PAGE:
“Eventually I will move the family out, but I still have some work that needs to be done,” Jones said. “A lot of people, whether they become famous or win the lotto, the first thing they do after they get their money is they leave their community and they don’t look back. I don’t want to leave my community.”

Lead is particularly harmful to the developing brain and nervous system of young children, according to the Centers for Disease Control. Dakota was placed in special education classes in the city’s public schools, Jones said, because of the lead exposure.

“To have a child, and you bring them home from the hospital, and they’re healthy, and to watch everything that you taught them reversed,” Jones said. “You teach your child how to tie a shoe and for them to forget how to tie a shoe — it was devastating.”

That inspired Jones to work with her senator on a far-reaching mission.

“There are some other children that probably had lead poisoning, and it went undiagnosed, and they have significant damage to their brain and have (individual education plans), and the parents weren’t aware of why, and they need special services,” Jones said.

She teamed up with Rivera to bring awareness to the lead issue in New York. For too long, that awareness was lacking in her community.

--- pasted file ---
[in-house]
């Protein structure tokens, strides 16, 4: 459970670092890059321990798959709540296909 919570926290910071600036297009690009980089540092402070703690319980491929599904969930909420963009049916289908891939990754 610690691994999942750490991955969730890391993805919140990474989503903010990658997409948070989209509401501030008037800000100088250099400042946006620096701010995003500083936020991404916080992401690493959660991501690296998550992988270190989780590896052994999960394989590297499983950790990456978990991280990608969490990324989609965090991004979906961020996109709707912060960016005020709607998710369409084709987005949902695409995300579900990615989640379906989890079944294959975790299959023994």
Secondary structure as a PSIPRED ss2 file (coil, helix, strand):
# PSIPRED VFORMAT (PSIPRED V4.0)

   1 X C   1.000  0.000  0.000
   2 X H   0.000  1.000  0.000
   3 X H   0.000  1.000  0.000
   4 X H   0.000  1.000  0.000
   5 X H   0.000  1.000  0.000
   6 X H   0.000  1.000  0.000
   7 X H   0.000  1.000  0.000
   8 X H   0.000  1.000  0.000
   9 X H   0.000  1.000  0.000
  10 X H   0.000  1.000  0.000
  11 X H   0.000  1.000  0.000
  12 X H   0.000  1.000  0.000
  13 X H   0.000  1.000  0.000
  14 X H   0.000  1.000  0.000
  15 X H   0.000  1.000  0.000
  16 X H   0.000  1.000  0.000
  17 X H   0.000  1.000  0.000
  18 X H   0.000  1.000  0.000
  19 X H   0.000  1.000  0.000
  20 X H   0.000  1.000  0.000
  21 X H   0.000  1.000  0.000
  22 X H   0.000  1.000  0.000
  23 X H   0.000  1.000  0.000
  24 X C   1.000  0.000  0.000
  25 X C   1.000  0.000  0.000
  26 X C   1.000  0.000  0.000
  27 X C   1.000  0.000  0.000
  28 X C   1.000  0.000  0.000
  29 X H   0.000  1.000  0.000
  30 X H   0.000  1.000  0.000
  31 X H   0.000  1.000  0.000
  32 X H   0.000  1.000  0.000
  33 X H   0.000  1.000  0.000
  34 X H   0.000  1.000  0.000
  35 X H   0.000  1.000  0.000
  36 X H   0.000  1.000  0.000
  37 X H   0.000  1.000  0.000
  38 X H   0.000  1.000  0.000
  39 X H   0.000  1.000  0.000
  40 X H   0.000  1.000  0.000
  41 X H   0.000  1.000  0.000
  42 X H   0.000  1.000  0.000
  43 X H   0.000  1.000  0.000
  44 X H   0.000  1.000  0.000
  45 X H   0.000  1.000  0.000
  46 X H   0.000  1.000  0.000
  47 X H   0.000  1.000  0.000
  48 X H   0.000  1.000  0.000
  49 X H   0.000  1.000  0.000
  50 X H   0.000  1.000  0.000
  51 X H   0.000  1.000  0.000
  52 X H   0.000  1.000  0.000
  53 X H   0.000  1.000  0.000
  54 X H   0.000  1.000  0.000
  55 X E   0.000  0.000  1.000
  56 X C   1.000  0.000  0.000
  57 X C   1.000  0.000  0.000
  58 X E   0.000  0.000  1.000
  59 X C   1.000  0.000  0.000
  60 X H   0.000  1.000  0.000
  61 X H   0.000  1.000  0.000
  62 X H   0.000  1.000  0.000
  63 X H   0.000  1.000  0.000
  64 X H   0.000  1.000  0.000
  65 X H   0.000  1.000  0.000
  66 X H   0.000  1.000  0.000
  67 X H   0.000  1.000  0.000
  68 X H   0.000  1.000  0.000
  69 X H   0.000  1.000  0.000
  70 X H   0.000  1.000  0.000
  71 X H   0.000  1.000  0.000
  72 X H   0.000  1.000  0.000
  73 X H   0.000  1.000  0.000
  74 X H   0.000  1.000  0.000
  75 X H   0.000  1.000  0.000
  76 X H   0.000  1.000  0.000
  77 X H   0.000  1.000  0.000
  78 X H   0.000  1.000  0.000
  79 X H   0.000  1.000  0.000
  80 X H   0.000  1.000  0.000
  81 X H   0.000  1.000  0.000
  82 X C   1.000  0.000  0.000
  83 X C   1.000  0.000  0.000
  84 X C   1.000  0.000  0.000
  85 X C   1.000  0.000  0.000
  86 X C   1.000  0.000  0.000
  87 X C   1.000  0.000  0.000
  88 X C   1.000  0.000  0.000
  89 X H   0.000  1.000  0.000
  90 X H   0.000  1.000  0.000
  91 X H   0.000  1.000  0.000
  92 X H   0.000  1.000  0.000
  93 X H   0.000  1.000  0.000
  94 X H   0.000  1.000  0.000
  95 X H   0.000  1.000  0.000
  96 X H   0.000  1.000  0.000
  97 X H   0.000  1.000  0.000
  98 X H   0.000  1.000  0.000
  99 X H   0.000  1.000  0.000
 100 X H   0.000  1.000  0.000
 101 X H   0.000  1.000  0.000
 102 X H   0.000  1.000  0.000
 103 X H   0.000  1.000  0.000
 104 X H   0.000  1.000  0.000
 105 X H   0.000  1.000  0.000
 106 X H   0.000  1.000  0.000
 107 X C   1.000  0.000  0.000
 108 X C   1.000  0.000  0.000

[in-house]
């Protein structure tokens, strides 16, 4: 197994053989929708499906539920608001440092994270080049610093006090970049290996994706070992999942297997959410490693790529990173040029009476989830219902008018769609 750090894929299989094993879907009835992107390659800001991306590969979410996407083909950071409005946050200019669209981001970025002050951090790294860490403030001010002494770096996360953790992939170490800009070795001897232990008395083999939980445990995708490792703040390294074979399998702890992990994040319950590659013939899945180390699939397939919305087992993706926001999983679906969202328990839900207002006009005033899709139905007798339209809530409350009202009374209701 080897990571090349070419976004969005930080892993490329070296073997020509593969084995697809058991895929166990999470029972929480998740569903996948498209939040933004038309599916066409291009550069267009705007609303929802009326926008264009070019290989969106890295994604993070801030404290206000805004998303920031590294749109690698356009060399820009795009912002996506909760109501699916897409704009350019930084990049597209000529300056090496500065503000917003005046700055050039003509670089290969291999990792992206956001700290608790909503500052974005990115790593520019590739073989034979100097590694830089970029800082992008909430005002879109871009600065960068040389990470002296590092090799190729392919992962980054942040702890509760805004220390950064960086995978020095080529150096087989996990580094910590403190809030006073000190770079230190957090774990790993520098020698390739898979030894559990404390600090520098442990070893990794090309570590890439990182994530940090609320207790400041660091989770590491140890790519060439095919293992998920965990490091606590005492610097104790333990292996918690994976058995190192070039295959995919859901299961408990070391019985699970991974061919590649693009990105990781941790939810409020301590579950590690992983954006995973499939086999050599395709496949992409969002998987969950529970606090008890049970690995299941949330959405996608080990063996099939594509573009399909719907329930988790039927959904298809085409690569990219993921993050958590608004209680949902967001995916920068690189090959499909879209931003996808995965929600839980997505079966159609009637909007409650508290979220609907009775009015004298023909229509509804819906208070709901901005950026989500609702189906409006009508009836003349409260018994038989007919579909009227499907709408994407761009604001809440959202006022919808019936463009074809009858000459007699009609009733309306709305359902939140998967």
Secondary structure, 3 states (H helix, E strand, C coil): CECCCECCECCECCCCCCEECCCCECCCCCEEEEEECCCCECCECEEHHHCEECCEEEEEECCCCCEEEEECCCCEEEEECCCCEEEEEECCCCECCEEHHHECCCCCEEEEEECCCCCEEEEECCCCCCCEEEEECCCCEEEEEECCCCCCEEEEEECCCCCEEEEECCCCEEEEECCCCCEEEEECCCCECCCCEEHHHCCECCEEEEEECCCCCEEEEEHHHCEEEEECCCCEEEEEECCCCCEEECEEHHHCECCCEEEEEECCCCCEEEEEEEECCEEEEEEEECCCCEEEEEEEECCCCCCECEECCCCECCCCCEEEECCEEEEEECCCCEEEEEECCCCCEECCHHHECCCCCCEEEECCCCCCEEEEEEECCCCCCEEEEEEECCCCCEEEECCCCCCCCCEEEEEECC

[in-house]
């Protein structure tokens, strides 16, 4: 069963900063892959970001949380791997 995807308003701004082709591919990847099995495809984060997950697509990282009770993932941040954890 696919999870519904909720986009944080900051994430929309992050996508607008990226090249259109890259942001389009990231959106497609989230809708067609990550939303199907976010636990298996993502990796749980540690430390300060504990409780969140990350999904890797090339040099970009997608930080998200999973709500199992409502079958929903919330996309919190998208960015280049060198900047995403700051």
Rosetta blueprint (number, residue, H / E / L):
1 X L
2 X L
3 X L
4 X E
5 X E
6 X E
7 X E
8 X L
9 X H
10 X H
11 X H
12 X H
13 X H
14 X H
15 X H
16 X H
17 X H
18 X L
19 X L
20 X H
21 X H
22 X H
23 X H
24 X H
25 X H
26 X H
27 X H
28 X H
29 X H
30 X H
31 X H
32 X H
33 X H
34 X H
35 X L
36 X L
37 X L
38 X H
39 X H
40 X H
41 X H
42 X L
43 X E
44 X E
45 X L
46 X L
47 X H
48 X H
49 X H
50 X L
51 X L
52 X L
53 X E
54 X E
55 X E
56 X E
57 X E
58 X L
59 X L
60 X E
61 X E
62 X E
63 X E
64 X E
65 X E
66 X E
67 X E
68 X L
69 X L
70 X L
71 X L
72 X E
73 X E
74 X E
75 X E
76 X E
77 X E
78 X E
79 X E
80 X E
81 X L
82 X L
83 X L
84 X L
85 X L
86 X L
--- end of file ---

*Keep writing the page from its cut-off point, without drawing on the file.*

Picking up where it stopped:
“I felt alone at first because whenever I would bring this up to someone, no one had answers,” Jones said. “Even my close friends and family members. We all didn’t understand. And when I did get some awareness of it and tried to spread the word, it was like no one really cared.”

But the settlement changed that.

“No amount of money could replace what happened to my daughter or reverse the effects,” Jones said. “But it gave a sense of hope to other NYCHA residents and brought exposure to problems we live with every day, and to give them a sense that they can fight back. 

“It just woke NYCHA up, to let them know, ‘Listen — we have to take better care of our residents, we have to take better care of our property. And if we don’t, these are the consequences.’”

Finally finding retribution taught Jones she’s not powerless — and that she’s no longer alone.